Showing posts with label Epistolary Novels. Show all posts
Showing posts with label Epistolary Novels. Show all posts

Sunday, November 3, 2013

Ella Minnow Pea

Say it quickly as in "LMNOP."

Joan, a friend of ours, had lent Ann this book which languished on her bookshelf until recently, and after Ann finally finished it (actually, a very fast read once one starts), said to me, you ought to read this book as it's "charming."  Charming?  I want to read a charming book?  But she also added that it has its dark moments.  OK, why didn't you say "dark" in the first place, bring it on (I was between reading materials anyhow)!

Well, she was right on both counts.  First it appealed to me right out of the gate as it is an epistolary novel, a favorite form of mine, with Helene Hanff's 84, Charing Cross Road being the best of the lot.  I had also read the more recent The Guernsey Literary and Potato Peel Pie Society by Mary Ann Shaffer and Annie Barrows which I would definitely put in the "charming" category.

Ella Minnow Pea though is in a league of its own.  It is first and foremost a homage to the English language and a subtle statement about its disintegration -- or even increasing irrelevancy (thanks to our substandard educational system and the onslaught of mass media).  It almost reads as a word game.

It's my second straight read about a fabled place (Saint Sebastian being the other one), in this case Nollop, "an autonomous island nation 23 miles southeast of Charleston, SC"  In the 19th century it instituted a "monastic devotion to liberal arts education and scholarship, effectively elevating language to a national art form."  The nation was renamed Nollop to honor its "native son, Nevin Nollop, the author of the popular pangram sentence The quick brown fox jumps over the lazy dog".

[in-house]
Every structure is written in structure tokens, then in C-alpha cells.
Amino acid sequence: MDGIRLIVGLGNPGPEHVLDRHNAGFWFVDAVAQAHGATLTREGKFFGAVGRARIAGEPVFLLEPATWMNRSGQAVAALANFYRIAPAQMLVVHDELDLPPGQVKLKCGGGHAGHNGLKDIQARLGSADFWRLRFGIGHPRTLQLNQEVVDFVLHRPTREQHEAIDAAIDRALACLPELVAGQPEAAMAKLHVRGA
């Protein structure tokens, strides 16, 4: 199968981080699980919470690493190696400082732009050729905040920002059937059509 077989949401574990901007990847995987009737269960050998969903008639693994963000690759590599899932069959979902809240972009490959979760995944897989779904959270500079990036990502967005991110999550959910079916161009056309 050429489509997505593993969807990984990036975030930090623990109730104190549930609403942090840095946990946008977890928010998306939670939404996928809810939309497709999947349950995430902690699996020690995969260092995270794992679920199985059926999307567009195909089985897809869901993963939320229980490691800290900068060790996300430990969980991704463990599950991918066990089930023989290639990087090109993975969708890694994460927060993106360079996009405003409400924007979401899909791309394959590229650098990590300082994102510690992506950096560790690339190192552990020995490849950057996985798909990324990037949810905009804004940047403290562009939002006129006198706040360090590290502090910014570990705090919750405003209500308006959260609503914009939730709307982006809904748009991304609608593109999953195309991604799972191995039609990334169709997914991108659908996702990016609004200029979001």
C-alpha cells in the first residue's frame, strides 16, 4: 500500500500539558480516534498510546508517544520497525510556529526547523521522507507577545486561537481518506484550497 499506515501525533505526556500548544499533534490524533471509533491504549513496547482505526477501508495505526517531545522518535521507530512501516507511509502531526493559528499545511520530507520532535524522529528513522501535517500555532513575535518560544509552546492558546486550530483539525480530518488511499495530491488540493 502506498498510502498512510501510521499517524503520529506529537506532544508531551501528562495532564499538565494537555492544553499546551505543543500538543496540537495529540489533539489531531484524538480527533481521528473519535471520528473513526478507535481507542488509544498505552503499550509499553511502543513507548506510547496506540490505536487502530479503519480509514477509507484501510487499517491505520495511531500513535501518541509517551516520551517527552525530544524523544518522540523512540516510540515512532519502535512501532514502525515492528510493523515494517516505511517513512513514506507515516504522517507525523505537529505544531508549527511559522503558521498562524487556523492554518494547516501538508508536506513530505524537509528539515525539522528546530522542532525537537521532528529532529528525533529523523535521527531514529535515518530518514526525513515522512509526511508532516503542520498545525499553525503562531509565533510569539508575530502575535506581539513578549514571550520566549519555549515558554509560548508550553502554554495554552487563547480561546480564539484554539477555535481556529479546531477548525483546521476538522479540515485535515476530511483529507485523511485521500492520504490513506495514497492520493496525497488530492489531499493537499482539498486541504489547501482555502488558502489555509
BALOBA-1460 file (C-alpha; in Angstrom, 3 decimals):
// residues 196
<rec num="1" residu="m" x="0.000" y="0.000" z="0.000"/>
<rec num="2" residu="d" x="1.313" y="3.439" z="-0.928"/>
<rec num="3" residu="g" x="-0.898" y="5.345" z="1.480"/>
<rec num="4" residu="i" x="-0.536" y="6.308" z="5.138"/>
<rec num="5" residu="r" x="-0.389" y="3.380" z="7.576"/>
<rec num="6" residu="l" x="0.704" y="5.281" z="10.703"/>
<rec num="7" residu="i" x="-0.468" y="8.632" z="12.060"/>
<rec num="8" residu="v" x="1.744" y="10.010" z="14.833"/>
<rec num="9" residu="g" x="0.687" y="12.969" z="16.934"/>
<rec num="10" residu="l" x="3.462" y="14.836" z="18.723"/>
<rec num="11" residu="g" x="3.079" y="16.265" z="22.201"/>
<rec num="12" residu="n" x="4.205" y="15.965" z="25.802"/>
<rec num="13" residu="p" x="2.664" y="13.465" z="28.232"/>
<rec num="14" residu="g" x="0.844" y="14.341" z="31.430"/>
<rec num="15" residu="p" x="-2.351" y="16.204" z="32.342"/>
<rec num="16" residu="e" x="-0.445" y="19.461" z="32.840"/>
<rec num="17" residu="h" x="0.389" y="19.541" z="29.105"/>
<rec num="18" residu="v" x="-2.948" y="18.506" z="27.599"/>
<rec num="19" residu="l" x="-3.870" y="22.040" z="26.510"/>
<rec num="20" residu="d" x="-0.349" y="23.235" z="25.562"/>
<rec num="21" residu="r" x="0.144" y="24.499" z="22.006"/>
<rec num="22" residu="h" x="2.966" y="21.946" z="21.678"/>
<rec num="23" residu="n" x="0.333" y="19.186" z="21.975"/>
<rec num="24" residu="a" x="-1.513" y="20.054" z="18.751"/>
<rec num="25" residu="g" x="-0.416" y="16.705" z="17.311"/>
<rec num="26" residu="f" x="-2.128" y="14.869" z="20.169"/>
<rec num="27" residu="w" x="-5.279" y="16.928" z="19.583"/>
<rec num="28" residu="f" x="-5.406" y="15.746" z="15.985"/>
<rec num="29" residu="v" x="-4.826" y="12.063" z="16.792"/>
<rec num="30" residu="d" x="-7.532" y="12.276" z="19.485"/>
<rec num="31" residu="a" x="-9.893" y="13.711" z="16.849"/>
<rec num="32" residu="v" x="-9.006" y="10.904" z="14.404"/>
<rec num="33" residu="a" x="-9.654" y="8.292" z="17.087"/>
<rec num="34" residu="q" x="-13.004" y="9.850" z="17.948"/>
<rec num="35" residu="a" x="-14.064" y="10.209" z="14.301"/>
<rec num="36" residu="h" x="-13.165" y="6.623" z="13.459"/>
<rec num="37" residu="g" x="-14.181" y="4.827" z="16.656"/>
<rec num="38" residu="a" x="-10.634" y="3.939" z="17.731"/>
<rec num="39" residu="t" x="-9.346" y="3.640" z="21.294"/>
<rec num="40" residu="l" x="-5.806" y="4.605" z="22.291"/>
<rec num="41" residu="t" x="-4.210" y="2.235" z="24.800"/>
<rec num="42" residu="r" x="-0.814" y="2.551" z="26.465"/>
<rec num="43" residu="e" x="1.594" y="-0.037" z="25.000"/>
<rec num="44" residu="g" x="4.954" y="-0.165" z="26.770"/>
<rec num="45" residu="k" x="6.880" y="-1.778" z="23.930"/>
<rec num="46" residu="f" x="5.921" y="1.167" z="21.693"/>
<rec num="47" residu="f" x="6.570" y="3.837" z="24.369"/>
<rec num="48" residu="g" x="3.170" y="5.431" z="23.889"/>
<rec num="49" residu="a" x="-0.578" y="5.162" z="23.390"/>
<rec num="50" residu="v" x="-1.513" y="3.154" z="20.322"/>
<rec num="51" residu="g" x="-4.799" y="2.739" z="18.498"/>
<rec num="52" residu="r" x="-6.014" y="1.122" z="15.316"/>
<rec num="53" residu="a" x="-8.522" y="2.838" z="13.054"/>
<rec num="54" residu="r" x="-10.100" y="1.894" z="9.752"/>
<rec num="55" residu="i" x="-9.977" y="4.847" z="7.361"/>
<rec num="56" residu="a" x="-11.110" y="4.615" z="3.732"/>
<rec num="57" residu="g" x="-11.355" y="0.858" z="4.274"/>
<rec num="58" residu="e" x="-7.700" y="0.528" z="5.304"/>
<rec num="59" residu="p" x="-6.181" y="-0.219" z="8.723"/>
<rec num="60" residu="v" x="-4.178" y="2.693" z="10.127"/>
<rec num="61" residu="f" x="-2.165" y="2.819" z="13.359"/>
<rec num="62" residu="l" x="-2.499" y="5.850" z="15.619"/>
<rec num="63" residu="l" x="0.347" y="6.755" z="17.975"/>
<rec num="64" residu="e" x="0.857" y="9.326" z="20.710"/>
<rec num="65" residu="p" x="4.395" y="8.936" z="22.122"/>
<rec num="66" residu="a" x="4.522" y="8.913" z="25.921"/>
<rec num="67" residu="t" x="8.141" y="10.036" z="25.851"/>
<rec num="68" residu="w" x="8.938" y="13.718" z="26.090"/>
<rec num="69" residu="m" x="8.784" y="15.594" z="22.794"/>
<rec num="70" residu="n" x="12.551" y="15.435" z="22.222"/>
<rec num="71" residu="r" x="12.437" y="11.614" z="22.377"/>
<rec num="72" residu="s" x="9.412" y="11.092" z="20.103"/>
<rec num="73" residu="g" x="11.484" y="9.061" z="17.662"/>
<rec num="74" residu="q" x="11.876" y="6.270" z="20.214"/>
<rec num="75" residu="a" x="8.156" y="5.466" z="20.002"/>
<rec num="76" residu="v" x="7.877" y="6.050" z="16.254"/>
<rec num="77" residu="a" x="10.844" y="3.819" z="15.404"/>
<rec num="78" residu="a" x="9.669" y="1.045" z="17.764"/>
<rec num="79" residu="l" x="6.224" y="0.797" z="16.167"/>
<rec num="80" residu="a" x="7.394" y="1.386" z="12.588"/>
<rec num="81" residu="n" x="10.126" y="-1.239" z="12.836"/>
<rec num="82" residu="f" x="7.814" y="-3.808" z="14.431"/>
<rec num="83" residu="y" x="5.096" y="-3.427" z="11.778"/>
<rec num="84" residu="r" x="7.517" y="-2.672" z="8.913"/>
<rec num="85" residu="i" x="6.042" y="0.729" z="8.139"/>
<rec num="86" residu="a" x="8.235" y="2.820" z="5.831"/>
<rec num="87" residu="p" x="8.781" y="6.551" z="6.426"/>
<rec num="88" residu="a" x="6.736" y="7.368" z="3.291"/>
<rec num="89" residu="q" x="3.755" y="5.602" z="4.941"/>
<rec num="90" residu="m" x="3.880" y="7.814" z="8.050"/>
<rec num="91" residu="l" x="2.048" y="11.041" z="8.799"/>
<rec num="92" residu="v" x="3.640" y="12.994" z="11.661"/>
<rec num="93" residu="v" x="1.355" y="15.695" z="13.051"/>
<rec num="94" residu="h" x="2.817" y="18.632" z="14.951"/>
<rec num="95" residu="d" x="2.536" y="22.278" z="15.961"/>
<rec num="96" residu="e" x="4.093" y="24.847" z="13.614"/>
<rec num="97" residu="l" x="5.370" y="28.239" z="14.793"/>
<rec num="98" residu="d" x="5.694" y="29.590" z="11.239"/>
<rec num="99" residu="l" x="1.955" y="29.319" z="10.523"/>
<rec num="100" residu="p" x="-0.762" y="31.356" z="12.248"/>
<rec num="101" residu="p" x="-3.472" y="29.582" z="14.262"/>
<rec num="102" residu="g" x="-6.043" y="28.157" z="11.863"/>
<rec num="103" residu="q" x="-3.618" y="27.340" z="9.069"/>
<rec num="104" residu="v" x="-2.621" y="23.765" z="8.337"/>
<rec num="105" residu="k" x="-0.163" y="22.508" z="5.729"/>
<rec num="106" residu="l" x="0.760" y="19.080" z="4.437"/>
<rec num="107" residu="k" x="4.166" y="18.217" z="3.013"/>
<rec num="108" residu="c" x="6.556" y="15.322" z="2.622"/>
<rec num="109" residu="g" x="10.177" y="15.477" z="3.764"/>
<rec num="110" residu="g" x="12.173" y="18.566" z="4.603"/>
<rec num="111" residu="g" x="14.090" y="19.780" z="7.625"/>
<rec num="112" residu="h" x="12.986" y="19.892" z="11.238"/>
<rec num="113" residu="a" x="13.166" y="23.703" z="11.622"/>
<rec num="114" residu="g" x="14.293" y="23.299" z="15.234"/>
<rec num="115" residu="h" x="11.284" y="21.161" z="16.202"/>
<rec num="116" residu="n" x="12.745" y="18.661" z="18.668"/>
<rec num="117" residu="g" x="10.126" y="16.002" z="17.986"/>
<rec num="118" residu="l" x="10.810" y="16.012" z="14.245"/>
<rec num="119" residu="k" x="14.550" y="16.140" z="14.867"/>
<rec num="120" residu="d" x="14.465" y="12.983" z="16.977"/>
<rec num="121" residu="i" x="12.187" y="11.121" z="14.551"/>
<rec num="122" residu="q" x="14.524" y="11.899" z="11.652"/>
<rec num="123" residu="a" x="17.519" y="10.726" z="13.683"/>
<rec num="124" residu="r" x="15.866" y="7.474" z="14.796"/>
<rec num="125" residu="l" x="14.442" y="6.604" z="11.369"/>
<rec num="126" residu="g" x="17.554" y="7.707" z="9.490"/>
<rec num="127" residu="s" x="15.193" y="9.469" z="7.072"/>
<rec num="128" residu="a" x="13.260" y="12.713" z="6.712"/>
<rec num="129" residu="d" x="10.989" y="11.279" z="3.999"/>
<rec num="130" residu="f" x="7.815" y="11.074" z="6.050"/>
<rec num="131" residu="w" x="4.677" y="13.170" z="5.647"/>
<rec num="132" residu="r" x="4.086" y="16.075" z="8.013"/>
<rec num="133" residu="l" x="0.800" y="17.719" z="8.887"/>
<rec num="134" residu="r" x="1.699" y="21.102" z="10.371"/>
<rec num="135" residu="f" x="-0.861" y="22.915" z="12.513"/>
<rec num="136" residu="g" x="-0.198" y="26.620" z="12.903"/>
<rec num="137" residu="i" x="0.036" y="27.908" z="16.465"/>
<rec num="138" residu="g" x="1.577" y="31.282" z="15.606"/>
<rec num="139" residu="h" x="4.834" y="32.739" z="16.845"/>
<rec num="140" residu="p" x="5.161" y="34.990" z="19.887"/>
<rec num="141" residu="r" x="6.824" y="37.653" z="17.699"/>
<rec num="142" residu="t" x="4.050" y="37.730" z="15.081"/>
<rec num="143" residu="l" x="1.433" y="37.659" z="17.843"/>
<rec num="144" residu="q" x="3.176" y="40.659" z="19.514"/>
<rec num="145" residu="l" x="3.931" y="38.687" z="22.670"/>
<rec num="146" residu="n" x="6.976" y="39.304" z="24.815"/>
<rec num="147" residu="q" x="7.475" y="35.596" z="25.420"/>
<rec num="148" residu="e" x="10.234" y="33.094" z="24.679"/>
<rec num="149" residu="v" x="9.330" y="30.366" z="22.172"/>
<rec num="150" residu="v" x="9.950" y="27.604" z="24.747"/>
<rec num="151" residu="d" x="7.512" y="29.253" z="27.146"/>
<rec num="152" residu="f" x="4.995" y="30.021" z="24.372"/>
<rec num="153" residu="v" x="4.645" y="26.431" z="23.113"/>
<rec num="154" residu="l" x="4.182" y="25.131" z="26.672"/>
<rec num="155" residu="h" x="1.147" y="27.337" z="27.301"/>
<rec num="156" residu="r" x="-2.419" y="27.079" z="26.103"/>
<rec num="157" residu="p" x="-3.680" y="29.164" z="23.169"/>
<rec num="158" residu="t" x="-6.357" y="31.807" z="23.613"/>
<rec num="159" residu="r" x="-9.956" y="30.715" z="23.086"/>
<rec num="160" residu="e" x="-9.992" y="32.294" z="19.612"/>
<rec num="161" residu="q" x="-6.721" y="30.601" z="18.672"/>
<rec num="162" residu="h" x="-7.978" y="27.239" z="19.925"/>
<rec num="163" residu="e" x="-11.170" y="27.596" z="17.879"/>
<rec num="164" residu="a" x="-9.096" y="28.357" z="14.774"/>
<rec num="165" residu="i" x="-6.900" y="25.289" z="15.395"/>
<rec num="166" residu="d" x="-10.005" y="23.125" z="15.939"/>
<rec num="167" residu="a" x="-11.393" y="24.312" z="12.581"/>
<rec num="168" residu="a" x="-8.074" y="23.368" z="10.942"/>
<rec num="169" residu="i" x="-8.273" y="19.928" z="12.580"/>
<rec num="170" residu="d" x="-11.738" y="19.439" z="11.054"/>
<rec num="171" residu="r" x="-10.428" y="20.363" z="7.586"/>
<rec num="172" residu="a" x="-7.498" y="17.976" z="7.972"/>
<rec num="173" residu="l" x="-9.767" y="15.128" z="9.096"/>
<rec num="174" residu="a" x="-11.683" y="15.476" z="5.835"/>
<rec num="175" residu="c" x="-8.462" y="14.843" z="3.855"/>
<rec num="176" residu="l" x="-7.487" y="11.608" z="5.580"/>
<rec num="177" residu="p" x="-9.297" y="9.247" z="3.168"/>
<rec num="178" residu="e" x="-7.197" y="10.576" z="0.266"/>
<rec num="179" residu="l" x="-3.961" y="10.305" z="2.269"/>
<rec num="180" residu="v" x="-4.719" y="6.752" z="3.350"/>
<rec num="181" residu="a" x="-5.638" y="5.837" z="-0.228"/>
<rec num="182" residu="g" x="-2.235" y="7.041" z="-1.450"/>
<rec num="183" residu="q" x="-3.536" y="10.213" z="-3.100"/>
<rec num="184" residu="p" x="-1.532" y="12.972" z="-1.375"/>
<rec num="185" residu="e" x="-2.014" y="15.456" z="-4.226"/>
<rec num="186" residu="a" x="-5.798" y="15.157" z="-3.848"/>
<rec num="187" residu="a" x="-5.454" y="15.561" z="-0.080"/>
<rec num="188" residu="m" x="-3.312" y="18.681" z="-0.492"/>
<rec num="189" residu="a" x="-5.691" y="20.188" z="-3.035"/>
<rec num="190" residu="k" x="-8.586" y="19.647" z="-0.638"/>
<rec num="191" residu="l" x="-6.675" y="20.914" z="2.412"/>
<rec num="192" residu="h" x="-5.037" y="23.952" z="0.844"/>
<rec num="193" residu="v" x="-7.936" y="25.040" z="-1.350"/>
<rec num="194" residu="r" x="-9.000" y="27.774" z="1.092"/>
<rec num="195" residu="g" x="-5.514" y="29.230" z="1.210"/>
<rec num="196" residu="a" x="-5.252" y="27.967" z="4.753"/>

Imagine, a peaceful, harmonic small nation which puts language first, and modern technology second.  A cenotaph was erected at the center of town, with tiles of that pangram at top to honor Nevin Nollop, who, over the years, became almost a deity.  All was well for years. But the "High Council" -- heretofore a compassionate though bureaucratic government of the island -- elevated Nollop to God himself when the masonry holding the letter "Z" crumbled and the letter fell to the ground.  The Council chose to interpret this as Nollop's message from beyond the grave that the letter "Z" was to be banned from all speech and written communication, with severe penalties, even death or expulsion from the island by the third offense.

So already, the novel is setting up one of its themes, scientific reasoning vs. religion (the aging of the masonry, the true reason behind the falling tile vs. man's never ending quest to find an explanation for the unknown through religious fanaticism). 

As more tiles descend, the consequences for the residents of Nollop become more complicated and severe, having to delete now a continuing barrage of the alphabet when they speak or write, with their correspondence now being confiscated and inspected prior to delivery.  The Council becomes more dictatorial, instituting totalitarian government to ensure all citizens worship the dictums of the great Nollop from beyond the grave, even seizing private land to erect a church in his name.  

There are some very funny moments in the novel, and some very sad ones.  There are themes such as the role of chance in life, and how one neighbor can turn on the other and then eventually seek forgiveness and receive compassion.

And it is all comported in correspondence that becomes increasingly difficult to write as more letters continue to fall to the ground with increasing frequency.  There is even some talk of going to a roman numeral form of communication, but, by that time, most of the townspeople have already been banished or worse.

Mark Dunn, who is a playwright by trade, has used all his dramatic skills and his love of language to write this work, such a delight to read as he too obeys the will of the almighty Nollop High Council in writing these epistles that are more and more difficult to discern, but still readable.  Sometimes, they reminded me of the ubiquitous ad on the NY Subways systems in the 1960's that read something like this: "if u cn rd ths, u cn lrn spdwrtg."

If you read LMNOP (i.e. Ella Minnow Pea), you will not put this down as our young heroine Ella tirelessly works on "Enterprise 32," a pangram that promises to end the whole debacle.

Thanks, Ann and thanks to Joan, who as I said lent her this work ages ago (it's a signed edition too, as Joan and Michael's PR firm worked with the author on its publication).